The importance and value of content creation for independent consultants have been proven time and time again. It is key to cultivating and demonstrating your expertise, increasing your visibility and reliability, and earning trust from prospects. What indie consultants often ask me is: How exactly should I do it?
I've written about this before in this post. Outsourcing or delegating content creation doesn't usually work for consultants. The main challenge is to put out quality content, and continue to do so when things get busy.
After working with +100 solo consultants and consulting firms, I've learned the answer is simple: commit to activities that you enjoy, and are a good fit for your unique talent and personality.
Doing something you enjoy greatly improves the probability that you will do these activities well, and keep doing them regardless of how busy your calendar is.
But I want to expand on this point. Over time, I noticed traits and similarities among independent consultants who transform content creation into a competitive advantage. They double down on their strengths and leverage their personality to make their work more meaningful and fun.
The Creation Quadrant For Indie Consultants
If we had to pick one proxy to measure the quality of your content, that would probably be "usefulness". You provide value by helping people solve problems they already have, further improving their lives, educating them on future risks they're exposed to.
Teaching is highly effective in marketing. 70% of professionals agree that educational content counts as thought leadership. (*) And it makes for a much better selling experience: there's a big difference between explaining to your prospect why they have - or soon will have - challenges than asking them what their challenges are so you can pitch your solution.
With that said, when we ignore the actual content and look at the creation process from a pragmatic perspective, we can find 2 main variables consultants use:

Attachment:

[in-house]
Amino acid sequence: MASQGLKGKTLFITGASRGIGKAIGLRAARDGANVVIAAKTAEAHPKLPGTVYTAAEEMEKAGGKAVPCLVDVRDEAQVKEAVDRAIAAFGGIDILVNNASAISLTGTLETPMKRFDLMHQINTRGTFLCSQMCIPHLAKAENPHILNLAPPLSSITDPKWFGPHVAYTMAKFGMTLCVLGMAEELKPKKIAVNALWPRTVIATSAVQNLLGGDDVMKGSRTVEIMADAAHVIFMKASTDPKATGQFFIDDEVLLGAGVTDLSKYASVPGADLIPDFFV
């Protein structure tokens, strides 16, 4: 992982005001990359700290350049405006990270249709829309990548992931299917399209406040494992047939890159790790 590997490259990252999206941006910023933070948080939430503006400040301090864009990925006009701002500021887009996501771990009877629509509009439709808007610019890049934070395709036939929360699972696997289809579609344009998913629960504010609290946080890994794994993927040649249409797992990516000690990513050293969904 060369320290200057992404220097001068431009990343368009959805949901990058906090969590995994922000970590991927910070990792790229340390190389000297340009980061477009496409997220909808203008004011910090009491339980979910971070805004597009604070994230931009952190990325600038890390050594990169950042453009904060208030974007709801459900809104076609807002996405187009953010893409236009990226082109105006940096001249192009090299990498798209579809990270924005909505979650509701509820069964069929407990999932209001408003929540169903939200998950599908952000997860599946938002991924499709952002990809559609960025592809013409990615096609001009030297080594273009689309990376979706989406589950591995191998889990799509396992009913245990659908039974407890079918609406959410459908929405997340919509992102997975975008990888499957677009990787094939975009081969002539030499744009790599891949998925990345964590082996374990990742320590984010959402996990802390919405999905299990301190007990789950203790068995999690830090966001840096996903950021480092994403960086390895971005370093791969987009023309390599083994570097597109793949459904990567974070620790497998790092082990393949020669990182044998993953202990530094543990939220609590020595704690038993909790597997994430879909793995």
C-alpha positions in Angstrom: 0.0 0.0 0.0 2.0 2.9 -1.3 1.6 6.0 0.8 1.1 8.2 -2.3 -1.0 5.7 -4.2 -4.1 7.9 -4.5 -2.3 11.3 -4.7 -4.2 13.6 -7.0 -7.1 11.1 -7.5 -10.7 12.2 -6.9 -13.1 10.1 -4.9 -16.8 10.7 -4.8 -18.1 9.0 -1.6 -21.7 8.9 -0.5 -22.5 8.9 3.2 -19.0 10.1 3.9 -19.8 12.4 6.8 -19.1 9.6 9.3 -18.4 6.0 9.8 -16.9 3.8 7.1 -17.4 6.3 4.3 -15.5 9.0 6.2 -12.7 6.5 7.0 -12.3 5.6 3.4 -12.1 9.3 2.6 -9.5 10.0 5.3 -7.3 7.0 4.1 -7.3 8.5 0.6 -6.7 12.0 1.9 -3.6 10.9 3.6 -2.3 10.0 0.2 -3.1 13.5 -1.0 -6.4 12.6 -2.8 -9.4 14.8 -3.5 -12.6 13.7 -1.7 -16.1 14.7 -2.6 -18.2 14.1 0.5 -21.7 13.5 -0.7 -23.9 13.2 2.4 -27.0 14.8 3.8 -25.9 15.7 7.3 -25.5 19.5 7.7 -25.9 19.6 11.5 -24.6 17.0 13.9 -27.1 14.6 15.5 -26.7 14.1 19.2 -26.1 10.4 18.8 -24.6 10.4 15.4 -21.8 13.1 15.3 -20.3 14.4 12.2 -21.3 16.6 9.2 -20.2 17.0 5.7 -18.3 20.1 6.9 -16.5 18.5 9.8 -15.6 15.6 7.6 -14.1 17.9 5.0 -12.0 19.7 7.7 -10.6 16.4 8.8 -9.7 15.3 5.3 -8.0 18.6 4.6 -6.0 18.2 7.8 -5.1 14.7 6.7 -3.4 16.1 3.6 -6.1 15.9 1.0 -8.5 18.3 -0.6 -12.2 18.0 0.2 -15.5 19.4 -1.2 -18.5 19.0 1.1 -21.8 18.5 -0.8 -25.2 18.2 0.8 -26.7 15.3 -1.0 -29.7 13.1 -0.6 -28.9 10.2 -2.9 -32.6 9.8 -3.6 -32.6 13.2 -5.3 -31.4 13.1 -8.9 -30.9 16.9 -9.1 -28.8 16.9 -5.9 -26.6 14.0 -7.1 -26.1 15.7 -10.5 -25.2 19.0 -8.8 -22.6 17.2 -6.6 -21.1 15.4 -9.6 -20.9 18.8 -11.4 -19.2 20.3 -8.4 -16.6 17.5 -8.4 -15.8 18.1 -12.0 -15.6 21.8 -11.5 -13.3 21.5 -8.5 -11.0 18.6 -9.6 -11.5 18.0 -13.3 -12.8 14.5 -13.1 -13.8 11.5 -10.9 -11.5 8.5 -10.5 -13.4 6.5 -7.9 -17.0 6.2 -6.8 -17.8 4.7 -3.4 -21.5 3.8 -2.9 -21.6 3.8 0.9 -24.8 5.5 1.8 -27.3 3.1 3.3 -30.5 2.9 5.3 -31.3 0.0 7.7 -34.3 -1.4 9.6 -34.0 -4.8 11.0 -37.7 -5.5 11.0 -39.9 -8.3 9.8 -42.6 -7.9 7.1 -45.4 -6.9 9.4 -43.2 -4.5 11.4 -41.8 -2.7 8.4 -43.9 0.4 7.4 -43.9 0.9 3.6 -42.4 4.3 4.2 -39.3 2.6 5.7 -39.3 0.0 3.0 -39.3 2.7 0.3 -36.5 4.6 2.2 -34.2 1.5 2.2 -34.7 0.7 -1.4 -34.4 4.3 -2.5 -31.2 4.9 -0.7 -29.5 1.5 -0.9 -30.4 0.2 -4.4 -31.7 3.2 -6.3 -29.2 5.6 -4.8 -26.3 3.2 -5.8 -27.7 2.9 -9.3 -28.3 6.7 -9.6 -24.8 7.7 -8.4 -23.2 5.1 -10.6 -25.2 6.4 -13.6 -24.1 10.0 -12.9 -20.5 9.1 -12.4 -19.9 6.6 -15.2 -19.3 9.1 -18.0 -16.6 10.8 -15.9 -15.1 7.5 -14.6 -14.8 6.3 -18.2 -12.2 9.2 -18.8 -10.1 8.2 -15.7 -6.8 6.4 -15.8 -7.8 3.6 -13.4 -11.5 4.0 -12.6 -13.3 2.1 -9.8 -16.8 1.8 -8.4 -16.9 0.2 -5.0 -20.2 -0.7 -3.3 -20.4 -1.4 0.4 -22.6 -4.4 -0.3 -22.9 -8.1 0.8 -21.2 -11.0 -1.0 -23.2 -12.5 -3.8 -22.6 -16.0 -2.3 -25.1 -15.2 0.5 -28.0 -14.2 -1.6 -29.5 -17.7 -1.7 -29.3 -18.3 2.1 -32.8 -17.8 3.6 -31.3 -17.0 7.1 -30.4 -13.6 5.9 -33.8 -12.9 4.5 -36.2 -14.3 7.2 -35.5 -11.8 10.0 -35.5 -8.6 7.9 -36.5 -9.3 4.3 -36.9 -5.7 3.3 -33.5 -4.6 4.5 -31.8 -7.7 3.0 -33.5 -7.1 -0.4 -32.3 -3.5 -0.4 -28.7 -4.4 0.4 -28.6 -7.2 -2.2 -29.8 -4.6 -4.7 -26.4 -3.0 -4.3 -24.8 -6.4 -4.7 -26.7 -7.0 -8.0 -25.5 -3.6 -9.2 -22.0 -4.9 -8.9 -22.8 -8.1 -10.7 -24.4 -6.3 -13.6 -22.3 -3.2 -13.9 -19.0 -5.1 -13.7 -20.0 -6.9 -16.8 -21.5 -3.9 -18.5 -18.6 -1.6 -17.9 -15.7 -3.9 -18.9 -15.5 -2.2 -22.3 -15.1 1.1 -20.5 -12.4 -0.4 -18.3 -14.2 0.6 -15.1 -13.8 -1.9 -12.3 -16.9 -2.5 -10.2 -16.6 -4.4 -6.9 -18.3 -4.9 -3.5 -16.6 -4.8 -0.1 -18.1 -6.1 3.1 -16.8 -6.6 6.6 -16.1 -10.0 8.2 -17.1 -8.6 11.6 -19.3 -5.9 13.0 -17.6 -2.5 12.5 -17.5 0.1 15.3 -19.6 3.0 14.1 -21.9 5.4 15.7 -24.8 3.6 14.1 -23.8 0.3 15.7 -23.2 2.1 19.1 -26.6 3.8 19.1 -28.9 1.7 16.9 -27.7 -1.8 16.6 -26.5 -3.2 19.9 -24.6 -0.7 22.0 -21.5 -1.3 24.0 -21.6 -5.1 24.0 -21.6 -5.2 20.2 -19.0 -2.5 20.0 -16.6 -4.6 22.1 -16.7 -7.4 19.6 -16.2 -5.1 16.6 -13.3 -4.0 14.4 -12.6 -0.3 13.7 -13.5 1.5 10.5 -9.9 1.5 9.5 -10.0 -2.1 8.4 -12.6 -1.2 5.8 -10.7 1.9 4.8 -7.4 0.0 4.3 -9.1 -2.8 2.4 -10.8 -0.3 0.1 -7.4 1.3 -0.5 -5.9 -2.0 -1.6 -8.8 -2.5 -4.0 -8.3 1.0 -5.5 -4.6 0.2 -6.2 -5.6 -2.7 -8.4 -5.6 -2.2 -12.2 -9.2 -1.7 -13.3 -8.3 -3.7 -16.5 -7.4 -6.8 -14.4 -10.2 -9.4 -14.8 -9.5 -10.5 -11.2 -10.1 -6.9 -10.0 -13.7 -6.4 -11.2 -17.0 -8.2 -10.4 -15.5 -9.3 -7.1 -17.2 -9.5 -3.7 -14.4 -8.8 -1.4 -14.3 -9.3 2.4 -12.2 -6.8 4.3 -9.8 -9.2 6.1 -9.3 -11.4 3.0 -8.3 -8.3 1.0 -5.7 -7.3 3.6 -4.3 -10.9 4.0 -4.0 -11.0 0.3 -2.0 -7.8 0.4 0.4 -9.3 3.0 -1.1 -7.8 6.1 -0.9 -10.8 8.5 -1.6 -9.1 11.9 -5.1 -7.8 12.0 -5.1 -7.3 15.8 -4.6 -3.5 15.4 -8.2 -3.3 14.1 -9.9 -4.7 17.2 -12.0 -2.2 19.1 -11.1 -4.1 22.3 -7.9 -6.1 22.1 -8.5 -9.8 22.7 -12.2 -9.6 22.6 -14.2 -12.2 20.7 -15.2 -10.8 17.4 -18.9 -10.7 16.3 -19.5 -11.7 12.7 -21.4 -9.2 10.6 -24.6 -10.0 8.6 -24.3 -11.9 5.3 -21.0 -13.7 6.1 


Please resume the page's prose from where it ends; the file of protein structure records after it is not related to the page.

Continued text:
- Medium: This is how you communicate your expertise. The 3 main mediums are speaking, writing, and non-verbal communication.
- Channel: Where you communicate your expertise. It can be offline (in-person) or online (1:1 or one to many).
Honoring my consultant friends, I've created a 2x2 matrix to illustrate it:
The Three Profiles Of Indie Content Creators
There are two main rules to use the creation quadrant:
- Every consultant ideally engages in at least 2 of the 4 quadrants (but never all of them). Which of them you prioritize depends on a single factor: what you will actually tackle consistently.
- At least one of the quadrants must use online channels. Your digital presence can't be neglected anymore, due to its central importance in the buying cycle.
When you list every combination of two quadrants and exclude the pairs containing only offline ones, you get the following:
- Writing Offline + Writing Online (The Writer)
Writing Offline + Speaking Online Speaking Offline + Writing Online
- Speaking Offline + Speaking Online (The Performer)
- Speaking Online + Writing Online (Online Creator)
Two pairs were vetted out based on personal observation. I never met a consultant who deeply enjoyed writing offline, but would rather speak than write in an online setting. This makes sense, since people are naturally more talented and interested in communicating through a given medium and can adapt their style to different channels.
This gives us the three types of indie creators I usually find in the industry:
The Writer (Writing Offline + Writing Online):
- Tends to have a more analytic profile.
- Enjoys writing as a way to bring clarity to their work.
- Is more prone to document their IP in the form of frameworks, methodologies, or processes.
The Performer (Speaking Offline + Speaking Online):
- Highly sociable, can quickly build rapport with others.
- Knows how to create energy and emotion through storytelling.
- Tends to prefer one-on-one conversations, over asynchronous ones.
The Online Creator (Speaking Online + Writing Online):
- Feels comfortable engaging and building relationships in public.
- Is constantly experimenting with new online tools and technologies.
- Taps into existing online communities and influencers to build reach, influence, and a following.
These profiles might sound like they're oversimplified, but they have proven to be super useful for me when advising solo consultants. They allow me to present even better recommendations - ones that founders can and enjoy putting into action. And this leads to better marketing results.
What are the activities that you enjoy, and are a good fit for your unique talent and personality, that you can leverage to create more and better content?